written by Jerome Danner
Being in communion with those living in your neck of the woods should be more important than many of us make it out to be in the day in which we live. Whether we have thought about it or not, whether we care about it or not, it is actually quite essential to having a fulfilling life.
How many of us have ever heard of any individual with a fulfilled life that was completely alone? This is not to opine that the solitary life is not at all fulfilling in some way(s). However, even the individual that is a recluse will typically need some contact, in some form, and at some point with their fellow human beings to find a complete joy in this life.
Now, even in writing this piece, I accept the difficulty that is found in trying to make living in community with others a reality. In these times, we seem to be far busier than at any time before. Many of us find that we lack energy to converse and mingle with our own family after work, let alone people who live next to us, whom we do not know.
Unfortunately, this not knowing others next to us can easily build to a lack of trust in them. How can you honestly trust someone whom you do not know? Maybe an anecdote will work best here. Recently, I heard a knock on my door and while I was heading in that direction, my wife nervously stated to me that it was a man. She obviously did not know who he was. I looked through the peephole and noticed that he seemed to be a man that was much bigger than me in size. I opened the door and he relayed to me a short story about his sister being in the hospital and asked me for a ride to pick up her car.
Now, I wish I can say that I jumped at the chance to be a blessing to this brother. But that would be untrue. When he asked for the ride, I immediately hesitated. I thought to myself quickly whether it was a good idea or not. I decided to go ahead, since he also relayed that he was our neighbor from across the street. I told him later that I apologized for delaying answering him immediately because I am not that trusting of a person. Plus, the entire drive to the car that needed to be picked up, I kept thinking of ways to counter an attack that never came. He even was candid about some health issues that he had faced and there I was thinking of him trying to harm me.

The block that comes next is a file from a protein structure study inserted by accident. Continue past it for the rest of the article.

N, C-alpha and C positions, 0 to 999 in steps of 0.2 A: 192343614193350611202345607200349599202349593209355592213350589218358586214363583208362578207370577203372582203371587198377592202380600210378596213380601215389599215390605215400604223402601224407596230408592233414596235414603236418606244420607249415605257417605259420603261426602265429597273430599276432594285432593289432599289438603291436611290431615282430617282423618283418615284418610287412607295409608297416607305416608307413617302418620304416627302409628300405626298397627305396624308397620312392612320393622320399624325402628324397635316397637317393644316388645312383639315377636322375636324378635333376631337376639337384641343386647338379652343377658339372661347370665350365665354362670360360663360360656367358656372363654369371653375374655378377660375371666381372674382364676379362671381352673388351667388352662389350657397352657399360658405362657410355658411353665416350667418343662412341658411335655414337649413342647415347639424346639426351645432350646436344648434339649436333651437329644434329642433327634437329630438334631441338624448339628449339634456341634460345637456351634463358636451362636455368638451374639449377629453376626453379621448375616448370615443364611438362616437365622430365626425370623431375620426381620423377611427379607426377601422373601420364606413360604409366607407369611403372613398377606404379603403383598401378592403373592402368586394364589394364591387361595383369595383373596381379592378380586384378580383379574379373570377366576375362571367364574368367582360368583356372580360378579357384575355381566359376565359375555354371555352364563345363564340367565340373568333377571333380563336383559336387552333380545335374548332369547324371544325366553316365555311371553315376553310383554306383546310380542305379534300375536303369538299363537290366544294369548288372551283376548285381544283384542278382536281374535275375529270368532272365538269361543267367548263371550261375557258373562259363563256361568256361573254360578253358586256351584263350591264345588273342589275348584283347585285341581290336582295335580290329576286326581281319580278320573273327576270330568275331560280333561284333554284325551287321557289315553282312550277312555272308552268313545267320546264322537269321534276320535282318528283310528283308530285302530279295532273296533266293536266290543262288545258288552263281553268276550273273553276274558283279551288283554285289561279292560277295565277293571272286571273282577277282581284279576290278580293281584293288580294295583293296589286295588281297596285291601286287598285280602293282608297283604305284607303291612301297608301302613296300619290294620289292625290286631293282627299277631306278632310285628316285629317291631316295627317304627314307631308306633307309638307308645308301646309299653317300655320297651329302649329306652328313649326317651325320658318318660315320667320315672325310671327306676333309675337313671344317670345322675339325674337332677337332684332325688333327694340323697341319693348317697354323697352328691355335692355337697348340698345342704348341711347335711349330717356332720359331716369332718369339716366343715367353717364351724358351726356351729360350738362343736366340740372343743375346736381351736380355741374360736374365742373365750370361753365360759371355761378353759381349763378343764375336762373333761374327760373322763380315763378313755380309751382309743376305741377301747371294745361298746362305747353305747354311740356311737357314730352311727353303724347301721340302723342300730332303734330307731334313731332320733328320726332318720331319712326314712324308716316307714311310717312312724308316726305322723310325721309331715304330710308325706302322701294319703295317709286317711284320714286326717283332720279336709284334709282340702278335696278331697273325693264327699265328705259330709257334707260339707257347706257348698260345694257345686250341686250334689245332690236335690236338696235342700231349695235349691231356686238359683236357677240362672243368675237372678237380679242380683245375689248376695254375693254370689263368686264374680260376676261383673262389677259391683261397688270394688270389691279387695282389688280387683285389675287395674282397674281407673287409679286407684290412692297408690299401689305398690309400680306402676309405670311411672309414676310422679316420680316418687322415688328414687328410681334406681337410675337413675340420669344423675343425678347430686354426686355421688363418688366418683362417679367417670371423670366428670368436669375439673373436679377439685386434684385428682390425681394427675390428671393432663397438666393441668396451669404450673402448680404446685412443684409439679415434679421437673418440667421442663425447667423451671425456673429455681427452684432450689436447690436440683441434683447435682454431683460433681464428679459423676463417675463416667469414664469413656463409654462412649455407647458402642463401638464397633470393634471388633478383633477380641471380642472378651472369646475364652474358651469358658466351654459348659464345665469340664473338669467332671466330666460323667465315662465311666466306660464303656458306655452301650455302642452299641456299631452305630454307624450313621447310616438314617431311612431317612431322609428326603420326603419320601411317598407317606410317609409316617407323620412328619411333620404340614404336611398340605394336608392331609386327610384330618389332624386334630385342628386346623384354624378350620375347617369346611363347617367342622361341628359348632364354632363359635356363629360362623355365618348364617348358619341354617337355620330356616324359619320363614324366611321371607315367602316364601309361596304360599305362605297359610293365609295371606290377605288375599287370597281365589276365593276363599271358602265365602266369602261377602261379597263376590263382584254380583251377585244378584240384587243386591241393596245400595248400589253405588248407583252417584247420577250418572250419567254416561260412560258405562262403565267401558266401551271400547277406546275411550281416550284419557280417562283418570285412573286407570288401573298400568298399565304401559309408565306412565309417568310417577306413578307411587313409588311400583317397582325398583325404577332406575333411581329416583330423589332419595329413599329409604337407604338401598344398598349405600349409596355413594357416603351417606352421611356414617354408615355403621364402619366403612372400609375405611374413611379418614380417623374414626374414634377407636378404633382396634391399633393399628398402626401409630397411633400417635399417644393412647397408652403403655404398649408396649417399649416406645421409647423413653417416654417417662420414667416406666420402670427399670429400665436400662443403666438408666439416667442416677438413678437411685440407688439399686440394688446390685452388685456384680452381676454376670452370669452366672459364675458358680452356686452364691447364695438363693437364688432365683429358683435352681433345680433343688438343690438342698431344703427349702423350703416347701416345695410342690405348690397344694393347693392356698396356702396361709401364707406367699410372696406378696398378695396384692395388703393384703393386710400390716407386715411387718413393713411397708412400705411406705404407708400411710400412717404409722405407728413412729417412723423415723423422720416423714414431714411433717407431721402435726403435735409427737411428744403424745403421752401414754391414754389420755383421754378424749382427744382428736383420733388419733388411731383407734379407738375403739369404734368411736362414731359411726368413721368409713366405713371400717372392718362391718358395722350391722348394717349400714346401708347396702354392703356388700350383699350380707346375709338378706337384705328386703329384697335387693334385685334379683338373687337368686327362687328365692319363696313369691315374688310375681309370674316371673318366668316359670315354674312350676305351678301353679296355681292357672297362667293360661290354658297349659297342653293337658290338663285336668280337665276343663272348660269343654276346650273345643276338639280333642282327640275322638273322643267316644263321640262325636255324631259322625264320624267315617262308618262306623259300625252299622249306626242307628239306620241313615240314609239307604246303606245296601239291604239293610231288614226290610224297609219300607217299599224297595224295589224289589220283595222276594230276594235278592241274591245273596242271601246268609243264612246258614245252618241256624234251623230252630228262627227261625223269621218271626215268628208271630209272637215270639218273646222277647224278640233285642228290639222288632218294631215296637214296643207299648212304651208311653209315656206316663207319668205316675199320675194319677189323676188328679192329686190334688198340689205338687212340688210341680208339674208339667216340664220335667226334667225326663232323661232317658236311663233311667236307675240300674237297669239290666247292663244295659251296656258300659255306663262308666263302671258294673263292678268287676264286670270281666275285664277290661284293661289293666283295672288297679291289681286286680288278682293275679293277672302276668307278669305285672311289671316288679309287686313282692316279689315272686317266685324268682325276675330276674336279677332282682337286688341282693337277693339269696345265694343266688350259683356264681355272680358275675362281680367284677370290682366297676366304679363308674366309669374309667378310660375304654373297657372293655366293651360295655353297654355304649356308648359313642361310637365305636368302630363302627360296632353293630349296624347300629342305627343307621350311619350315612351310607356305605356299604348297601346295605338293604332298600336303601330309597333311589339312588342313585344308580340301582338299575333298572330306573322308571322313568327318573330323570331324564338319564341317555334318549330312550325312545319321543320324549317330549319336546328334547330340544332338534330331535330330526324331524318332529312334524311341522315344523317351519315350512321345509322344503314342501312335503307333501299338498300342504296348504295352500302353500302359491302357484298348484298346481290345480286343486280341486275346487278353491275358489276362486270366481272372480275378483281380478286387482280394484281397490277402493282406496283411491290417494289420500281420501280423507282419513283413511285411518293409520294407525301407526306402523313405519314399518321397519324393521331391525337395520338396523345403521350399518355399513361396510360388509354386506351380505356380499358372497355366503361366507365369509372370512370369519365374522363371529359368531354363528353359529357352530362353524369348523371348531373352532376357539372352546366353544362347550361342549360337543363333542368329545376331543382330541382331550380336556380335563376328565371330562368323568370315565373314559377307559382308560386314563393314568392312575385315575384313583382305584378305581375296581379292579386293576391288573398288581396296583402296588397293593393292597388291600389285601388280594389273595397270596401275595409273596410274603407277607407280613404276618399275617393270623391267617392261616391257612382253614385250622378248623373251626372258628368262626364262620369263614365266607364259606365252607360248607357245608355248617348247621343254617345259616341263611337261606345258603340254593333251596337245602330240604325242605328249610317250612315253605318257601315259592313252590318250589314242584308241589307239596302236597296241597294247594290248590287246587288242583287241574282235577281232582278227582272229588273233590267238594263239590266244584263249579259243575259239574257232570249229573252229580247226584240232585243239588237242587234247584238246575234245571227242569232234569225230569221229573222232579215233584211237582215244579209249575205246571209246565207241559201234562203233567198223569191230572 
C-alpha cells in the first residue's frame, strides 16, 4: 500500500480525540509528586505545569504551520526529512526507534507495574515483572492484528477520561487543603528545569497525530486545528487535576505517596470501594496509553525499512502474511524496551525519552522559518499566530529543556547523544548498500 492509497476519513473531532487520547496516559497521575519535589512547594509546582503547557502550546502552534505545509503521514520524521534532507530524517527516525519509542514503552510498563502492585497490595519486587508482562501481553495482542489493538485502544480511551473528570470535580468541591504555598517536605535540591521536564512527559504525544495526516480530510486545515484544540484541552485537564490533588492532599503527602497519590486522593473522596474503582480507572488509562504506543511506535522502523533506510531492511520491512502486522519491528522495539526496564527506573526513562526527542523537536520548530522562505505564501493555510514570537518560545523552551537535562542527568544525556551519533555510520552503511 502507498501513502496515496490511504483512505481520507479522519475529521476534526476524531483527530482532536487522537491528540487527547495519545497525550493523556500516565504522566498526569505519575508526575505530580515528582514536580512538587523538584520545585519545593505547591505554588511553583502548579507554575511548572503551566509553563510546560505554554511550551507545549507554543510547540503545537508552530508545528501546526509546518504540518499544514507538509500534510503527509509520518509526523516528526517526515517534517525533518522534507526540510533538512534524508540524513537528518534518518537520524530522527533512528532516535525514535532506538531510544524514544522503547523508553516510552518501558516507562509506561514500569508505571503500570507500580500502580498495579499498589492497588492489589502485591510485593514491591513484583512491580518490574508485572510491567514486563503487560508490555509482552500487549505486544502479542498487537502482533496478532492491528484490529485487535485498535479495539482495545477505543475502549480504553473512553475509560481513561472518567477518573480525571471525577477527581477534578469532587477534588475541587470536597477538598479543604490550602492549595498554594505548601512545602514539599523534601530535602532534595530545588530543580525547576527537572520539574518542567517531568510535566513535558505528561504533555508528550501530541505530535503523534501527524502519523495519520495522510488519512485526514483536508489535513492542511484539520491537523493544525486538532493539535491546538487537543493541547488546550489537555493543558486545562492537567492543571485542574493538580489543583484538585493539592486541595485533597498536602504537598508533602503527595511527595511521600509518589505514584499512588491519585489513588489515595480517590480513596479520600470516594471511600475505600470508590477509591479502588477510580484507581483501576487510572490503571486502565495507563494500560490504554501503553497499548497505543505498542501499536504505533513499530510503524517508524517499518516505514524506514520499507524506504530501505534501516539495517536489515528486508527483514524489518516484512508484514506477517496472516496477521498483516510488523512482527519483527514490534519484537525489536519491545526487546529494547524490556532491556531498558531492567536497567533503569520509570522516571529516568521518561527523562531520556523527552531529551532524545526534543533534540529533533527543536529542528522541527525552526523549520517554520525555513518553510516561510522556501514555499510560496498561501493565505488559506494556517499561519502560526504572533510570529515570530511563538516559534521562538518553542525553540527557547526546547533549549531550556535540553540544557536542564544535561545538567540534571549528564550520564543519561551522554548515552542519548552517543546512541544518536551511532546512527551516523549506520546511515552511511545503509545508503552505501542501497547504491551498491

It made me realize that it would have been so much better if we had known each other prior to that day. If we had built some kind of relationship with each other beforehand, then we would have been more at ease with each other’s presence in such a confined space.
Even in the Holy Scriptures, in the twelfth chapter of Mark, we are reminded to love our neighbors as ourselves. We should ask ourselves: how does that look? What does it mean? Think about it: you usually love the person that you know well. You should be able to love yourself because you know yourself. You know your thoughts; you know your likes and dislikes. You obviously knowledgeable of what you are struggling with and what has caused you the deepest pain. Now, imagine getting to know those persons who reside in your community. Your knowledge of them can grow into understanding them, then it can blossom into loving them and loving others usually brings some kind of joy (if done right).
This is how a community becomes a support system for its inhabitants: neighbors gain knowledge of one another, grow to care for and understand one another, and ease into loving each other. Ah, the beauty of it!